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  • Donating to Non-profit Charitable Foster care organizations certified by the State of Arizona: These charitable organizations can provide an Arizona tax credit that does not have any requirements on the taxpayer’s income range, whether they are of low income, mid-income, or high-income taxpayers who are willing to donate to charitable organizations that give services to low-income individuals or families cannot afford basic needs. It is also the vision and goal of these qualifying foster care charitable organizations (QFCOs) to provide activities to improve the lives and self-esteem of foster care across the State of Arizona. Like qualifying charitable organizations, these fall under the IRS code under article (c ) 3, tax-exempt organizations.These tax-exempt organizations have to prove that they fall within the requirements specified under the IRS code. Any taxpayer can get a maximum $500 tax credit if filing individually, filing as head of household, or can earn a maximum of $1,000 for couples filing jointly. The taxpayer should get a receipt of the donation from the qualifying foster care charitable organization to be used as proof of the contribution to claim this Arizona tax credit. Use form 352 for claiming the tax credit for QFCOs separate from form 321 for QCOs. The taxpayer should donate and claim the separate tax credits on or before the 15th of April, which is the deadline for filing ITR. A five-number code is assigned by the State of Arizona Department of Revenue for each certified QCOs and QFCO. You can check a list of the Arizona QFCOs for 2022 from this link.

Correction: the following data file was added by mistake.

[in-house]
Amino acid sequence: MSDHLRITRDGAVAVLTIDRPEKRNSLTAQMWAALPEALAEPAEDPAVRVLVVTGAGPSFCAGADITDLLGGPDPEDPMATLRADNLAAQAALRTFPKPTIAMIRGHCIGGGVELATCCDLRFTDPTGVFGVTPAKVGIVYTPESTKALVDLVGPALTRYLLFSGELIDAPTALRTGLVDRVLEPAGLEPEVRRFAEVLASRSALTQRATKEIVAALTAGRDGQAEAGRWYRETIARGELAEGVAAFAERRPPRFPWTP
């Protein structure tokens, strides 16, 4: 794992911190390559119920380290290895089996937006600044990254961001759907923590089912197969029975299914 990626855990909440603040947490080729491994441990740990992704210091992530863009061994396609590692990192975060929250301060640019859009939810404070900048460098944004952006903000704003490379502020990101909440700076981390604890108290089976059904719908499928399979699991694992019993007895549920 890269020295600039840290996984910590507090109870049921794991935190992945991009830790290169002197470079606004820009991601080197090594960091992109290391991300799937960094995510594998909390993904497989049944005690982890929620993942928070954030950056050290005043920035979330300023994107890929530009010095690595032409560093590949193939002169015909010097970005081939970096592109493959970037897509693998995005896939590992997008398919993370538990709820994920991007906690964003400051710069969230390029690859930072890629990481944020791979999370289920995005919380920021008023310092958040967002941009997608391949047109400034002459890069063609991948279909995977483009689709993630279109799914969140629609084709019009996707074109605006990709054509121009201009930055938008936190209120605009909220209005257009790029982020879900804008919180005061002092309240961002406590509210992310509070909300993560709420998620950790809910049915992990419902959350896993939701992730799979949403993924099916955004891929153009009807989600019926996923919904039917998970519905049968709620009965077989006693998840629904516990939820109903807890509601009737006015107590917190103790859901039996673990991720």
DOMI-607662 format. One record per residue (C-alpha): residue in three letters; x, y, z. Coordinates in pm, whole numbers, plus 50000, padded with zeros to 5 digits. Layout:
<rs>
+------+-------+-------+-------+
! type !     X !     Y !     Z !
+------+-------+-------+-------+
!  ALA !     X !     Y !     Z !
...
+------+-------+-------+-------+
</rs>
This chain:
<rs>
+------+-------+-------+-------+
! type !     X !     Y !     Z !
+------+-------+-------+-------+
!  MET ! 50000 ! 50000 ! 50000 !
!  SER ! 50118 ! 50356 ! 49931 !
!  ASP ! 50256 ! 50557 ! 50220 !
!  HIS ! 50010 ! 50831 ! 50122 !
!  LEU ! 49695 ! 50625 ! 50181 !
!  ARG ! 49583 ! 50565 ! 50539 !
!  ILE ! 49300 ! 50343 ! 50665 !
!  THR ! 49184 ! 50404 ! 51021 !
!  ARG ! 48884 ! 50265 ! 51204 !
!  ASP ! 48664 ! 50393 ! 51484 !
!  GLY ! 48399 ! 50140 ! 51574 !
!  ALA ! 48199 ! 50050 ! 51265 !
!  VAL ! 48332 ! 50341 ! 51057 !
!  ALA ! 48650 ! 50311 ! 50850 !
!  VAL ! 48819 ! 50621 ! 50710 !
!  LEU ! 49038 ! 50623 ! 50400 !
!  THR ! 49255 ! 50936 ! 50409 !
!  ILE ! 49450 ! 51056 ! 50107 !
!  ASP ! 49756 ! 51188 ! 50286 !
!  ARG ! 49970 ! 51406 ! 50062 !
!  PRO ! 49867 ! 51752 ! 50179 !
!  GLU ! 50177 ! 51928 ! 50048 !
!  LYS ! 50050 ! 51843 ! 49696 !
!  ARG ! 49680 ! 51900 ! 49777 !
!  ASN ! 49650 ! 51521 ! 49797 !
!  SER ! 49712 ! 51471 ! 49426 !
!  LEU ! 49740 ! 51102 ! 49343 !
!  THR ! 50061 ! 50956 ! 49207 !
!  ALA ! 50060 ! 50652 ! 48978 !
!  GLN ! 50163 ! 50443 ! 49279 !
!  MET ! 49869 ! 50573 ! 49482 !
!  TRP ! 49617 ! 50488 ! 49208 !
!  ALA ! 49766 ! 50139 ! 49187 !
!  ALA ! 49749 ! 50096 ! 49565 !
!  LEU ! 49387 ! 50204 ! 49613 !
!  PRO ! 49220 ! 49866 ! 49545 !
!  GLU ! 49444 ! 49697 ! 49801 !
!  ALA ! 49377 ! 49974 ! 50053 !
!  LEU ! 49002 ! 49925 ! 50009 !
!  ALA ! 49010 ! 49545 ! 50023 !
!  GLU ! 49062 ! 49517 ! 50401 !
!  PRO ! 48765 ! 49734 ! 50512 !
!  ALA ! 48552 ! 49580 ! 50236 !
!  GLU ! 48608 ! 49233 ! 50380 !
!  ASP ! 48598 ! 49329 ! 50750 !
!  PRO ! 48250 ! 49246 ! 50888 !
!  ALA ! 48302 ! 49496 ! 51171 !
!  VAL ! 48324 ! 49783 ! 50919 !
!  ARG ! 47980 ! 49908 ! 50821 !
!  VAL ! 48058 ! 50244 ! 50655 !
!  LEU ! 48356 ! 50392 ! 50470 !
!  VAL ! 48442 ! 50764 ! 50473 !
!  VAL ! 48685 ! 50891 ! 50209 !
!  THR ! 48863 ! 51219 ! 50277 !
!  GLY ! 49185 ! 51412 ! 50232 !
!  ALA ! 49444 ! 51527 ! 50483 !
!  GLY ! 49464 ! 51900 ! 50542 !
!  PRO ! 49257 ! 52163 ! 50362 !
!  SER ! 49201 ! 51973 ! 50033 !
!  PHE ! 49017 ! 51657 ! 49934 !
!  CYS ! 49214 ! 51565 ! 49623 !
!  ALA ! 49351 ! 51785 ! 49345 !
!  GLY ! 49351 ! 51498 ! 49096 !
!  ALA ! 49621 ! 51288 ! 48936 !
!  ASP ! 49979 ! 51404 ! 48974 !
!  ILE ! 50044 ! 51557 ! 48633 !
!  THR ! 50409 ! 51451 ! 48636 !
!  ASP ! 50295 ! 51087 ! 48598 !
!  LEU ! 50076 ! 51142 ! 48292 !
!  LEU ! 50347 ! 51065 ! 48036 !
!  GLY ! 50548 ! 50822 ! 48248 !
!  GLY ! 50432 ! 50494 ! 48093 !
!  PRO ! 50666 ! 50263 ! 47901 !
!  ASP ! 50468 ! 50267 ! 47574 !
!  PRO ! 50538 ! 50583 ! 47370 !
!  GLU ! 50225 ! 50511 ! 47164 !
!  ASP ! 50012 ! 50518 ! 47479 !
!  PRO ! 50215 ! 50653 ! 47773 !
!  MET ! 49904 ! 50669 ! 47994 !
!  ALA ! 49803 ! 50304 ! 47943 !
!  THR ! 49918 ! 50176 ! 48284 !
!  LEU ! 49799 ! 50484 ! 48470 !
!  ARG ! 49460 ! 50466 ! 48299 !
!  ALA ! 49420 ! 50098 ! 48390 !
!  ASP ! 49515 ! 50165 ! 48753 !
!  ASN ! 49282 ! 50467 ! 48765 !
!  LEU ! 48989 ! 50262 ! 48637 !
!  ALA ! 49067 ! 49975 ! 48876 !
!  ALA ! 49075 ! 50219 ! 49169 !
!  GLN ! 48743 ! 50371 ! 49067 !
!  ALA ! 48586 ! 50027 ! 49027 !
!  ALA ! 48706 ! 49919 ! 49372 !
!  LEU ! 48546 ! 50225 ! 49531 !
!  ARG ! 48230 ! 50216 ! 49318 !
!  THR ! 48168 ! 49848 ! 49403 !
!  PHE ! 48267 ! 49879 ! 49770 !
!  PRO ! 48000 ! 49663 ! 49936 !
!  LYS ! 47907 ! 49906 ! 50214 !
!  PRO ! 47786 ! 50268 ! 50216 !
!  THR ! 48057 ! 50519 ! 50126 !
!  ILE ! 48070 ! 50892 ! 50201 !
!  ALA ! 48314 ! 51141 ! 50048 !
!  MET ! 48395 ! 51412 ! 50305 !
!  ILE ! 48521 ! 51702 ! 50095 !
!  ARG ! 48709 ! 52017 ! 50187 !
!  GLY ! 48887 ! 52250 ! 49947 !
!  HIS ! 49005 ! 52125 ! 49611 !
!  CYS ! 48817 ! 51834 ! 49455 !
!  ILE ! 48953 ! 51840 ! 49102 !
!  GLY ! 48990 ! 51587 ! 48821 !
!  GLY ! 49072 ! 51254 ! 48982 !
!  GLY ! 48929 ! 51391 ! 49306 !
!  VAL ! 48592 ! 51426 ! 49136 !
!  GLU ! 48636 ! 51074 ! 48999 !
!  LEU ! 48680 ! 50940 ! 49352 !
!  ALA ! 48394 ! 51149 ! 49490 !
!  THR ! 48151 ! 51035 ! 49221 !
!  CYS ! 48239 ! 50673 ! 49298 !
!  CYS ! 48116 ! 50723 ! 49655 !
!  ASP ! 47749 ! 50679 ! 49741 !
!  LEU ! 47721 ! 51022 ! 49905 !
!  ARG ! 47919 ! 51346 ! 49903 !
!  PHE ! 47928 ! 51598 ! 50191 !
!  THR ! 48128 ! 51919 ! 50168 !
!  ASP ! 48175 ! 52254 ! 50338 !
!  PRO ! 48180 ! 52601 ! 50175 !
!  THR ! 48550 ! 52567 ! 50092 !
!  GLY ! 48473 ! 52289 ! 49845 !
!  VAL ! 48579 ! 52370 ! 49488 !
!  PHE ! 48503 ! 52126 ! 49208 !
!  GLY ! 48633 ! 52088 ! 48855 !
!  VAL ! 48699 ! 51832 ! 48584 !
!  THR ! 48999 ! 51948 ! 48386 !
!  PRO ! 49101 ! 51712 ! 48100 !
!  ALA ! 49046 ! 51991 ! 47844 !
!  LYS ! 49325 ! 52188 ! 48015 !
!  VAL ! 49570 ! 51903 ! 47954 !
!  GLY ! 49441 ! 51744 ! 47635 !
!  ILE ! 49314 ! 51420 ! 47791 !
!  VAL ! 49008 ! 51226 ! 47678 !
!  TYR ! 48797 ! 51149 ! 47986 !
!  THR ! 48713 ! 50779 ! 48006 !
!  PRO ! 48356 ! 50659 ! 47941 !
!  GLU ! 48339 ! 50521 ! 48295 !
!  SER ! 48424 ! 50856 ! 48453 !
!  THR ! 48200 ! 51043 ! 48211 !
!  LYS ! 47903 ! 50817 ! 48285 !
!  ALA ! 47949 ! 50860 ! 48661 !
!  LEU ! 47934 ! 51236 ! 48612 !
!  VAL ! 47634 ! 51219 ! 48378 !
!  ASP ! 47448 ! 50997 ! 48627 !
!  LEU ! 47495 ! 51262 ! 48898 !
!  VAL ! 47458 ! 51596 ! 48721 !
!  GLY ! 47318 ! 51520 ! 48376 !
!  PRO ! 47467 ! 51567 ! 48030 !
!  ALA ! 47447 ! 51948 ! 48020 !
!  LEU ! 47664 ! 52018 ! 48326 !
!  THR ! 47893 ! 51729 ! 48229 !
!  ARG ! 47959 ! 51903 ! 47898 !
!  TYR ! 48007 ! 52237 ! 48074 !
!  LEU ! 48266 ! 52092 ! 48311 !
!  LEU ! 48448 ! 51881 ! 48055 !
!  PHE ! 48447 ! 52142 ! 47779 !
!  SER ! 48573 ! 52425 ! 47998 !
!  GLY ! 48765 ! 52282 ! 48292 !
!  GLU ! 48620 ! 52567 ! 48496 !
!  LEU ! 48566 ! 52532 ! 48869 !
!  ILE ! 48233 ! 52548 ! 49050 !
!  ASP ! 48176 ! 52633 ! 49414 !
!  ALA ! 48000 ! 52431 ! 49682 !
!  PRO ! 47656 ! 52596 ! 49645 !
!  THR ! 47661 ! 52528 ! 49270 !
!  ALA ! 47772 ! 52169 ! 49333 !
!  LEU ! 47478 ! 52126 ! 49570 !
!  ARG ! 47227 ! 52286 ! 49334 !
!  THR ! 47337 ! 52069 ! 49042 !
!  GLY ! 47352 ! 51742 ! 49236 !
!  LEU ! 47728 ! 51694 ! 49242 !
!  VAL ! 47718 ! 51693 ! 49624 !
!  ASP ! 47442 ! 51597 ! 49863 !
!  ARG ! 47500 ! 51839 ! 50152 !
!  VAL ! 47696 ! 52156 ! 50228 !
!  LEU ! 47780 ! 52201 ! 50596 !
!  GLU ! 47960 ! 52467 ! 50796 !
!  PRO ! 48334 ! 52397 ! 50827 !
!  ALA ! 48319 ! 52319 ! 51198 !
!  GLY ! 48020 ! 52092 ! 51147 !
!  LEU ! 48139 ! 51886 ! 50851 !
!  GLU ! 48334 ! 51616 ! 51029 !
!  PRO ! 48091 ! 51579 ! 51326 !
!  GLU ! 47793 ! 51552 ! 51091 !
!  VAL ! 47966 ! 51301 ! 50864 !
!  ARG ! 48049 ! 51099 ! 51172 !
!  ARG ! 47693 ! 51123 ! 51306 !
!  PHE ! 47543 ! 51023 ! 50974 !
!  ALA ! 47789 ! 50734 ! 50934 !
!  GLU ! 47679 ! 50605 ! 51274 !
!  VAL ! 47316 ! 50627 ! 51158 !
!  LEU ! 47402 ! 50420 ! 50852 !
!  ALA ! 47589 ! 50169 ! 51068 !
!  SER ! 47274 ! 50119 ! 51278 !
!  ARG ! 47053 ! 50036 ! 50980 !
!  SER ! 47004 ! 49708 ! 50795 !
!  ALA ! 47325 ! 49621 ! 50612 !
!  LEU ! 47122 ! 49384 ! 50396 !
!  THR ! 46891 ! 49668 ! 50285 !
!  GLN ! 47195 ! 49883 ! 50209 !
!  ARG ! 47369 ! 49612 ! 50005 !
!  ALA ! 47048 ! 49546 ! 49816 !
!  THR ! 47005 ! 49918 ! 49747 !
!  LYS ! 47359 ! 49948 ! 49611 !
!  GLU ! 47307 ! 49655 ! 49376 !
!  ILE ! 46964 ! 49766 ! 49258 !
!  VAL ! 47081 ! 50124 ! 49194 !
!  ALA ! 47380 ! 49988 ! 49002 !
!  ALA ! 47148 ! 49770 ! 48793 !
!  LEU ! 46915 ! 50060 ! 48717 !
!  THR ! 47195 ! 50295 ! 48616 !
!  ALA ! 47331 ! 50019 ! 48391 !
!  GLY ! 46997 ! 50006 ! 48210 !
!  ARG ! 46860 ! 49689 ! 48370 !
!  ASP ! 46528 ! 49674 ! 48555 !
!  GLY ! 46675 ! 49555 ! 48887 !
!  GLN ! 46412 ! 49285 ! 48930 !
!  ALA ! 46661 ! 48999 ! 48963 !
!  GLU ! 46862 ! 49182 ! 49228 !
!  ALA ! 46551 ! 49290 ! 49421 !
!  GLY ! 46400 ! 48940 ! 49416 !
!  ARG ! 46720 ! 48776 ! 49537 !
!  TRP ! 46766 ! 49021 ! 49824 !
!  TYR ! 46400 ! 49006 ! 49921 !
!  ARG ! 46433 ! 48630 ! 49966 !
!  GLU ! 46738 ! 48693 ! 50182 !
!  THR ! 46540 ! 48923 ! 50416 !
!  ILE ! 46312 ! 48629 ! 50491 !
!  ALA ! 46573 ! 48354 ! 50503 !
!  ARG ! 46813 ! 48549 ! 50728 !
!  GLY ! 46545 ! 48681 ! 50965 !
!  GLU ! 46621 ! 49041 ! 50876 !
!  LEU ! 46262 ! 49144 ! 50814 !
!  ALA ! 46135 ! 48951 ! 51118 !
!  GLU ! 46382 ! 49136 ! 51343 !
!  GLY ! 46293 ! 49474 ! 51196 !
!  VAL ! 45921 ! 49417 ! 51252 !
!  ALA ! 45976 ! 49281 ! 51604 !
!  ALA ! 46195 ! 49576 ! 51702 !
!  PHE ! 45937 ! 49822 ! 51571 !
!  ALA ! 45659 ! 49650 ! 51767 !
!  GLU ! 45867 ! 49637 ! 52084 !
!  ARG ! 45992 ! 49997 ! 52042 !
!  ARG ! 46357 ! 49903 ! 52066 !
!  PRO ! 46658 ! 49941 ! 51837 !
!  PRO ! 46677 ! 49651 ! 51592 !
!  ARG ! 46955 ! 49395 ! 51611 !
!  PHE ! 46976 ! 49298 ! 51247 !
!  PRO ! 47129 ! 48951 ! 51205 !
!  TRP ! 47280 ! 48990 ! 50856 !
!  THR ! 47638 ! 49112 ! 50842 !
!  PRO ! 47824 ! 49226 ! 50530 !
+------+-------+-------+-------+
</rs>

• Contributing to the Certified School Tuition Organizations: Like donating to charitable organizations, there is a tax credit for donating or contributing to Certified School Tuition Organizations, specific to educational purposes. Credits have been made available for donating individuals and corporate entities to organizations that provide scholarships enrolled to private schools. There are two types of non-refundable school tax credits under this, which is:
    • Credits made for donating to private schools tuition organizations. It is also called the original individual income tax credit. This Arizona tax credit can earn the taxpayer a maximum of $623 for single individuals or married filing ITR individually or as a head of household. In contrast, a maximum $1,245 tax credit can be earned by a married couple filing jointly. Use form 323 to claim the tax credit. A receipt from the certified organization should be attached. Be sure to file this with your ITR on or before the tax season deadline to claim your Arizona tax credit. This tax credit can reduce or zero out your tax.
    • Credits made for donating to certified tuition organizations ( Switcher individual tax credit ). Another separate tax credit can be additionally earned by donating to an accredited school tuition organization. It can be claimed using form 348. For 2022, the tax credit has been adjusted to reach a maximum of $620 for the single head of household filing individually or a maximum of $1,238 for married couples filing jointly.

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  • Public School Credits: This Arizona tax credit type is a non-refundable tax credit that can be earned by contributing or paying fees to public schools in the State of Arizona to support its activities, programs, or objectives set by its development needs. A taxpayer can claim this Arizona tax credit by using form 322. A maximum $200 tax credit can be claimed by an individual, head of household filing individually, or a maximum of $400 for married couples filing ITR jointly. The taxpayer should provide the Arizona Department of Education’s nine-digit code to identify the school. You can refer to the list on the Arizona Department of Revenue. Attached is a link to the lists of schools.